When it comes to building an effective resume there’s no ‘one-size fits all’ template, according to Lonnie Spikes, Talent Acquisition Manager for the Department of Licensing.
Spikes gave a presentation on effective resume-building at the ICSEW’s career fair May 21.
Spikes gave some insights to how applicants are screened for Washington state government jobs. He said unlike Federal government jobs, which are often screened by computer programs, trained job recruiters are the first ones to take a look at a candidate’s application package.
He said to tailor your resume to the job description, based on the skills you have. He says people can sometimes forget putting skills on their resumes because they’re so used to it, it’s second-nature to them. (For example, word processing skills you learned in elementary school).
“Give yourself credit for your skills, even if they seem like putting on a shoe,” Spikes said.
He said combing through all your files– no matter how long they may have been sitting in a pile untouched—can provide useful information to a potential employer about your skills. Past award certificates, evaluations, reports, etc. can be a treasure trove of material to include in a resume.
Other bits of information Spikes shared:
Always bring a portfolio of work with you to formal interviews, informational interviews, job fairs, etc. You always want to be able to demonstrate your work.
Turn in your application as soon as possible. You are competing for jobs on a global market. You’re not just competing against your next door neighbor. The majority of companies’ job posting and application process is done online, so you’re competing with potential job candidates from all over the world.
Spikes said it’s not unheard of for recruiters at the state level to receive several hundred applications for a single position. However, recruiters are limited to advancing just 20 applications to the initial screening process. Make sure to tailor your resume to make sure yours is in that batch of 20.
If you see a job listing with a recruiter’s name, don’t be afraid to contact the recruiter. They can often help answer questions about a position.
Length: There’s no magic formula for the appropriate length of a resume. Just make sure it’s long enough to properly address your qualifications that are relevant to the position.
Minutes from the May 21 meeting can be viewed here.
By Jane Chapman, Department of Licensing Representative & ICSEW Vice Chair
Governor Inslee has proclaimed April 25, 2019 as this year’s “Take Your Child Work Day” for state agencies. It’s recognized nationally on the fourth Thursday of April each year. The annual event is an educational program in the U.S. and Canada where parents take them to work with them for one day.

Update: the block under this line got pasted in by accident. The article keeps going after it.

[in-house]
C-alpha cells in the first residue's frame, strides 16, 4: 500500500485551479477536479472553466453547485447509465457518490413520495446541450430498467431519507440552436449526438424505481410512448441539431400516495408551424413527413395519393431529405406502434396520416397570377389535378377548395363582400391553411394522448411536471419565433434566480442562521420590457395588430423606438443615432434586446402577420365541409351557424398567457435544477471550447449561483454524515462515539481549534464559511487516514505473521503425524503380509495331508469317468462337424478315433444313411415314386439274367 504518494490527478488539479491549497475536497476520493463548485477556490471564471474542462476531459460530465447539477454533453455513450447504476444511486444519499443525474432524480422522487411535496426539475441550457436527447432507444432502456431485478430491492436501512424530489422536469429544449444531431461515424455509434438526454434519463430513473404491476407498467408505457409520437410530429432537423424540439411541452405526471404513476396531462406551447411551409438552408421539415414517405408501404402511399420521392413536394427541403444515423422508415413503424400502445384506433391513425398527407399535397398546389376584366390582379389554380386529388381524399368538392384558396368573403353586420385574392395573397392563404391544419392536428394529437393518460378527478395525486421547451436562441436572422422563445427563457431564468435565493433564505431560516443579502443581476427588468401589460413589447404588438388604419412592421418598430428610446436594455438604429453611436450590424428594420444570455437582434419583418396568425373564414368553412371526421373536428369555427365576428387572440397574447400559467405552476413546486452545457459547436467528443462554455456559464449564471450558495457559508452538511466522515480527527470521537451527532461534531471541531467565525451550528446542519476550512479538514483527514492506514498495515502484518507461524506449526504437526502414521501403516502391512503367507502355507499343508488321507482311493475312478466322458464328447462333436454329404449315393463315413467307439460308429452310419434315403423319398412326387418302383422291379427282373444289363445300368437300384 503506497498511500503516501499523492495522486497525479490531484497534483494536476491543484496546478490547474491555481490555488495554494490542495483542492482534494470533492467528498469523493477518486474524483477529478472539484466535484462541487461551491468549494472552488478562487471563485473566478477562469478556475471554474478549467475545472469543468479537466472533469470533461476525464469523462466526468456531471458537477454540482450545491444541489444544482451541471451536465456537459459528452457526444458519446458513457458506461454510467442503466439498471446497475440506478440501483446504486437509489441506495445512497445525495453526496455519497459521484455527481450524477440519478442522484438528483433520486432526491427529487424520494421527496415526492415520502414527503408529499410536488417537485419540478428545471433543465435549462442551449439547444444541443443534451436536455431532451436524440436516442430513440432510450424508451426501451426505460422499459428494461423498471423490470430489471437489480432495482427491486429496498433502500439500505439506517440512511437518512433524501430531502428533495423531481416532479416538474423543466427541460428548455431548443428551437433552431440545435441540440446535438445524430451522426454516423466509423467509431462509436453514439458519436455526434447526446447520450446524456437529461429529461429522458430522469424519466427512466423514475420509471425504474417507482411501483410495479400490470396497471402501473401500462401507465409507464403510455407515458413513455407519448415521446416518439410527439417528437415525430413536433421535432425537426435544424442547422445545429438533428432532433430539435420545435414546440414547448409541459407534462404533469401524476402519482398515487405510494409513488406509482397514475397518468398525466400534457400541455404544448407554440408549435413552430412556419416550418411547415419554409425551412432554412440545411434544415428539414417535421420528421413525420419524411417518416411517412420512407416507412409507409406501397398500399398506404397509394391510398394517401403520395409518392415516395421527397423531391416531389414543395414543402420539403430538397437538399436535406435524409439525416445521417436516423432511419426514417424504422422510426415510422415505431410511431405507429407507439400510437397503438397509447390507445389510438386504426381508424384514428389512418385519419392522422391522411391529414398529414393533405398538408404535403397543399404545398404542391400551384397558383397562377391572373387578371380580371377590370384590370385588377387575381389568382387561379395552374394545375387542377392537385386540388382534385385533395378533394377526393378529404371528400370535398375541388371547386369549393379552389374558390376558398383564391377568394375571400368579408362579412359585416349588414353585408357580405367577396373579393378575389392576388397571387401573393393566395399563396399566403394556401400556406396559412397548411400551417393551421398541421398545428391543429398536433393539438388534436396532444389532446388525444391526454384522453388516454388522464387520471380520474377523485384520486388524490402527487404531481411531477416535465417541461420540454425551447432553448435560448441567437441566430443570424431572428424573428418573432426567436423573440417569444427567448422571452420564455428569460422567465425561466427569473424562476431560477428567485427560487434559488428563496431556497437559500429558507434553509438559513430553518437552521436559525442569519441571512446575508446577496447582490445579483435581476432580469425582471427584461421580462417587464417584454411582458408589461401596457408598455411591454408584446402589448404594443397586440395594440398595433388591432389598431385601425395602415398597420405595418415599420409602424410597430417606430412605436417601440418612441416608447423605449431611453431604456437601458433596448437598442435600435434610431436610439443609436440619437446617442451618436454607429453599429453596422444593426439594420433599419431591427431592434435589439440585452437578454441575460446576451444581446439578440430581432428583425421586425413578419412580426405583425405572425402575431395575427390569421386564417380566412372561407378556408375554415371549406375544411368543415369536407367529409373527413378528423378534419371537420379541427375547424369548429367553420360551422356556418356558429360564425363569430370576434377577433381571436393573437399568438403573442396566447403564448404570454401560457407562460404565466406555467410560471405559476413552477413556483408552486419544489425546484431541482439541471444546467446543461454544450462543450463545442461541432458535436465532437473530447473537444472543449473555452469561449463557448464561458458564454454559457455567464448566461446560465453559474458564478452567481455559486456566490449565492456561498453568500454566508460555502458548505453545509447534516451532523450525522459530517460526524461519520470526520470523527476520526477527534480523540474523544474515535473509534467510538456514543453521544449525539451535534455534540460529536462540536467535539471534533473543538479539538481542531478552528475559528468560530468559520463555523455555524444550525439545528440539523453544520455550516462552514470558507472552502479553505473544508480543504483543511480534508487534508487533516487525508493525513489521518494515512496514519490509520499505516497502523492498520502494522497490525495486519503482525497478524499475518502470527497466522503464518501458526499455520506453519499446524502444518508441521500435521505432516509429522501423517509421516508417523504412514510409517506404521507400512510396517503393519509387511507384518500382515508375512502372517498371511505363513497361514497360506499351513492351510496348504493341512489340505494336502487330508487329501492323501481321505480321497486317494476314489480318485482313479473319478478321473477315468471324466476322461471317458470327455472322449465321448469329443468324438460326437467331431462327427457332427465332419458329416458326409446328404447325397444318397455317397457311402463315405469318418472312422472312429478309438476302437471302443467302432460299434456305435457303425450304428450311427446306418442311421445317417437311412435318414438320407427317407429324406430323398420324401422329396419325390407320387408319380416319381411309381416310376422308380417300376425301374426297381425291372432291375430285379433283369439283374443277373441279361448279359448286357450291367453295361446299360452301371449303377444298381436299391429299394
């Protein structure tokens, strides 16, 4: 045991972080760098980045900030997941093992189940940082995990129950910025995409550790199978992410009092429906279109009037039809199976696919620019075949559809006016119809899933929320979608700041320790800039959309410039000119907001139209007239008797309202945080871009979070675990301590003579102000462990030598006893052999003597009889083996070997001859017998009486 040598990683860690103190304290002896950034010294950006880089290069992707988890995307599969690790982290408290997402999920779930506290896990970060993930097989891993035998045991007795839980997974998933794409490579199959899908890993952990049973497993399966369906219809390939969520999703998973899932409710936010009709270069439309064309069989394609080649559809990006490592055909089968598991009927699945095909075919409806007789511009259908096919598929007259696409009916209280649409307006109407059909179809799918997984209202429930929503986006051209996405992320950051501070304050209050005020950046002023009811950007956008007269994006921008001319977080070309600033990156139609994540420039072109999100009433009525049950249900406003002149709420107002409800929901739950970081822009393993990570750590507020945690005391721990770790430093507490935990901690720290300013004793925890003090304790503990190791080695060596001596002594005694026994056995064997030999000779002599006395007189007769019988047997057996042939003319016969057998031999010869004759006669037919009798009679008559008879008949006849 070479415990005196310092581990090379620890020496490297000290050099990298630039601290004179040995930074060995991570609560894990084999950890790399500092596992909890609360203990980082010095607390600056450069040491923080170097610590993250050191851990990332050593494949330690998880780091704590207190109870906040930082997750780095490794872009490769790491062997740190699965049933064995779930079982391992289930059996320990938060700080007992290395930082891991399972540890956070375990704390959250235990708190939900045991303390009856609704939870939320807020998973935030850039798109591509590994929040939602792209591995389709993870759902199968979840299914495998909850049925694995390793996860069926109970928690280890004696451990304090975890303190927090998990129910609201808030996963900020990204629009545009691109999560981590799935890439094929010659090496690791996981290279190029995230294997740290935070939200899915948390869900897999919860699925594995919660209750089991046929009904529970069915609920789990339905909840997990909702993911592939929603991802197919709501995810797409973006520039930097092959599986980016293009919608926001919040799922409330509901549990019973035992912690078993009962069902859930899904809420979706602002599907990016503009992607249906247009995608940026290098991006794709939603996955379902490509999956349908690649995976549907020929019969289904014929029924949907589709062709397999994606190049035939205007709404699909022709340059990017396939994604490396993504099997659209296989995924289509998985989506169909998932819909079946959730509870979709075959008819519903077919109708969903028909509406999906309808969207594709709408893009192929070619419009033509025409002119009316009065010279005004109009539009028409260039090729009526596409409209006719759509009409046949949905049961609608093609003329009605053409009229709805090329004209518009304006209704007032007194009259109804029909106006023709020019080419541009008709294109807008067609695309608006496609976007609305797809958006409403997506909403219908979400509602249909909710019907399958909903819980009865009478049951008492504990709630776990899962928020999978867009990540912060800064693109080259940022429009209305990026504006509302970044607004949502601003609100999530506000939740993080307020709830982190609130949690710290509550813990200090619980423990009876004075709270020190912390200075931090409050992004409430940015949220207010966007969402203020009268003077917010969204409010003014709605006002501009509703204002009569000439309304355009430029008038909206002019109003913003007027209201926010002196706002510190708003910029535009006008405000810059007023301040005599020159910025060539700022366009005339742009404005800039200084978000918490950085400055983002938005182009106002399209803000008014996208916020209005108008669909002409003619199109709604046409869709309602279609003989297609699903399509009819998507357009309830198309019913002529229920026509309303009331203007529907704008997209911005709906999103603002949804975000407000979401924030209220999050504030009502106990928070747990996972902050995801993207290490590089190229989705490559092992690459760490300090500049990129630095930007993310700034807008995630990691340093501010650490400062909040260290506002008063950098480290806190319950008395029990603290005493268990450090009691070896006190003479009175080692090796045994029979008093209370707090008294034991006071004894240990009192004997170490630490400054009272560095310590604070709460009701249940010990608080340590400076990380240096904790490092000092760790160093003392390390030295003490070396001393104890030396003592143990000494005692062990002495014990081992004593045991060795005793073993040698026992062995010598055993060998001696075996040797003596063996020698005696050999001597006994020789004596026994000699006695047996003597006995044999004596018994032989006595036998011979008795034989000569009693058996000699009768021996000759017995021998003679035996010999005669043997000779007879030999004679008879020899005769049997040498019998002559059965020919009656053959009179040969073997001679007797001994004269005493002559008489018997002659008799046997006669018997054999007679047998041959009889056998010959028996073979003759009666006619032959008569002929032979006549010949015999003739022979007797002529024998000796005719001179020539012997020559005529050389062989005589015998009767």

“Showing what a child’s parent or mentor in their lives does during the work day is important, but showing them the value of their education, helping them discover the power and possibilities associated with a balanced work and family life, providing them an opportunity to share how they envision the future, and allowing them to begin steps toward their end goals in a hands-on and interactive environment is key to their achieving success,” national organizers say.
Here are some tips to make the event a success at your agency/work site.
Recommended Age Range. The Take Our Daughters and Sons to Work Day Foundation recommends the educational program for girls and boys be ages 8 to 18.
Get approval. Be sure to notify your supervisor that you plan to participate in the day.
Supervisors – If there are any staff in your area participating with their children, please ensure you are tracking the additional individual(s) as all individuals in a building need to be accounted for in case of an emergency (i.e. Fire, earthquake, terrorism, etc.)
Work schedule. Plan on having your child(ren) participate in your regular scheduled work day. If you need to leave early with your child(ren), you will need to submit a leave request accordingly.
Ensure confidentiality. Be mindful of sensitive records that you have in your work area.
Give a tour. Show your child(ren) around the workplace and introduce them to your co-workers, explaining what each person does.
Keep them busy. Involve and engage him or her in your daily routine, so they can see how you tackle problems and execute solutions.
Reward them for a job well done. They could be a future state employee in the making!